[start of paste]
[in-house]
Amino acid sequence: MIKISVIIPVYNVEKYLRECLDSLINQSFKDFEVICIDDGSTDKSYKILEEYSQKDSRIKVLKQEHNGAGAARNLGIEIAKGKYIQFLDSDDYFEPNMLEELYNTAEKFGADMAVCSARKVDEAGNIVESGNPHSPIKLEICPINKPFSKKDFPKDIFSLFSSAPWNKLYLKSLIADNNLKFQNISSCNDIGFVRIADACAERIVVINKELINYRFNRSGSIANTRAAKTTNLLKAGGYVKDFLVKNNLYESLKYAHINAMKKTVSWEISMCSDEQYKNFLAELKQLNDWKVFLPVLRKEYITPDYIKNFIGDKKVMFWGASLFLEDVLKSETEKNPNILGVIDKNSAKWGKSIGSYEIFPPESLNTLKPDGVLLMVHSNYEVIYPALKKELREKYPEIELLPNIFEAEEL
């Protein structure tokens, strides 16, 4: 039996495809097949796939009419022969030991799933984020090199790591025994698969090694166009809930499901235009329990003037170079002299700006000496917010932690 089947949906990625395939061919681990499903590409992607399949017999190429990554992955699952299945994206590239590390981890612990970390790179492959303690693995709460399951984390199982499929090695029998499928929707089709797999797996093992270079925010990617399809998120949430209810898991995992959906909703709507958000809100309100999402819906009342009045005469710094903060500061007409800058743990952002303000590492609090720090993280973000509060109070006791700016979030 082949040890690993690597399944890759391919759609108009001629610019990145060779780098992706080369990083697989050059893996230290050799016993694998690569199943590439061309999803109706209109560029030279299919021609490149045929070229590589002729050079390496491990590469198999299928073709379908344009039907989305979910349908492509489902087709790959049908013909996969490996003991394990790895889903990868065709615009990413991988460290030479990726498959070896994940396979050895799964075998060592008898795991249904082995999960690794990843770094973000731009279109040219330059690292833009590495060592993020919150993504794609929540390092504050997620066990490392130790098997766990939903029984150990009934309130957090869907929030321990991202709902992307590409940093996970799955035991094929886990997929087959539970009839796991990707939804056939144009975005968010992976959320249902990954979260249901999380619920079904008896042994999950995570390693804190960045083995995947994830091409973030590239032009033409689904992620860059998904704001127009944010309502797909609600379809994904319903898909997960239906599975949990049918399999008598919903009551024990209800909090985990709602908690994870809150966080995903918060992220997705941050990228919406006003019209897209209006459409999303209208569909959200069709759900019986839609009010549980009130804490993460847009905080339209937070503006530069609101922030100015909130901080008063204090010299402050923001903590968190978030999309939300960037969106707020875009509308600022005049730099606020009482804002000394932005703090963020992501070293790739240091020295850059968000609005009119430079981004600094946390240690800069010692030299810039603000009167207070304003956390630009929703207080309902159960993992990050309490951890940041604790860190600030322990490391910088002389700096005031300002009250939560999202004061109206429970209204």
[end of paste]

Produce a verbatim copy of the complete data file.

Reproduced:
[in-house]
Amino acid sequence: MIKISVIIPVYNVEKYLRECLDSLINQSFKDFEVICIDDGSTDKSYKILEEYSQKDSRIKVLKQEHNGAGAARNLGIEIAKGKYIQFLDSDDYFEPNMLEELYNTAEKFGADMAVCSARKVDEAGNIVESGNPHSPIKLEICPINKPFSKKDFPKDIFSLFSSAPWNKLYLKSLIADNNLKFQNISSCNDIGFVRIADACAERIVVINKELINYRFNRSGSIANTRAAKTTNLLKAGGYVKDFLVKNNLYESLKYAHINAMKKTVSWEISMCSDEQYKNFLAELKQLNDWKVFLPVLRKEYITPDYIKNFIGDKKVMFWGASLFLEDVLKSETEKNPNILGVIDKNSAKWGKSIGSYEIFPPESLNTLKPDGVLLMVHSNYEVIYPALKKELREKYPEIELLPNIFEAEEL
């Protein structure tokens, strides 16, 4: 039996495809097949796939009419022969030991799933984020090199790591025994698969090694166009809930499901235009329990003037170079002299700006000496917010932690 089947949906990625395939061919681990499903590409992607399949017999190429990554992955699952299945994206590239590390981890612990970390790179492959303690693995709460399951984390199982499929090695029998499928929707089709797999797996093992270079925010990617399809998120949430209810898991995992959906909703709507958000809100309100999402819906009342009045005469710094903060500061007409800058743990952002303000590492609090720090993280973000509060109070006791700016979030 082949040890690993690597399944890759391919759609108009001629610019990145060779780098992706080369990083697989050059893996230290050799016993694998690569199943590439061309999803109706209109560029030279299919021609490149045929070229590589002729050079390496491990590469198999299928073709379908344009039907989305979910349908492509489902087709790959049908013909996969490996003991394990790895889903990868065709615009990413991988460290030479990726498959070896994940396979050895799964075998060592008898795991249904082995999960690794990843770094973000731009279109040219330059690292833009590495060592993020919150993504794609929540390092504050997620066990490392130790098997766990939903029984150990009934309130957090869907929030321990991202709902992307590409940093996970799955035991094929886990997929087959539970009839796991990707939804056939144009975005968010992976959320249902990954979260249901999380619920079904008896042994999950995570390693804190960045083995995947994830091409973030590239032009033409689904992620860059998904704001127009944010309502797909609600379809994904319903898909997960239906599975949990049918399999008598919903009551024990209800909090985990709602908690994870809150966080995903918060992220997705941050990228919406006003019209897209209006459409999303209208569909959200069709759900019986839609009010549980009130804490993460847009905080339209937070503006530069609101922030100015909130901080008063204090010299402050923001903590968190978030999309939300960037969106707020875009509308600022005049730099606020009482804002000394932005703090963020992501070293790739240091020295850059968000609005009119430079981004600094946390240690800069010692030299810039603000009167207070304003956390630009929703207080309902159960993992990050309490951890940041604790860190600030322990490391910088002389700096005031300002009250939560999202004061109206429970209204």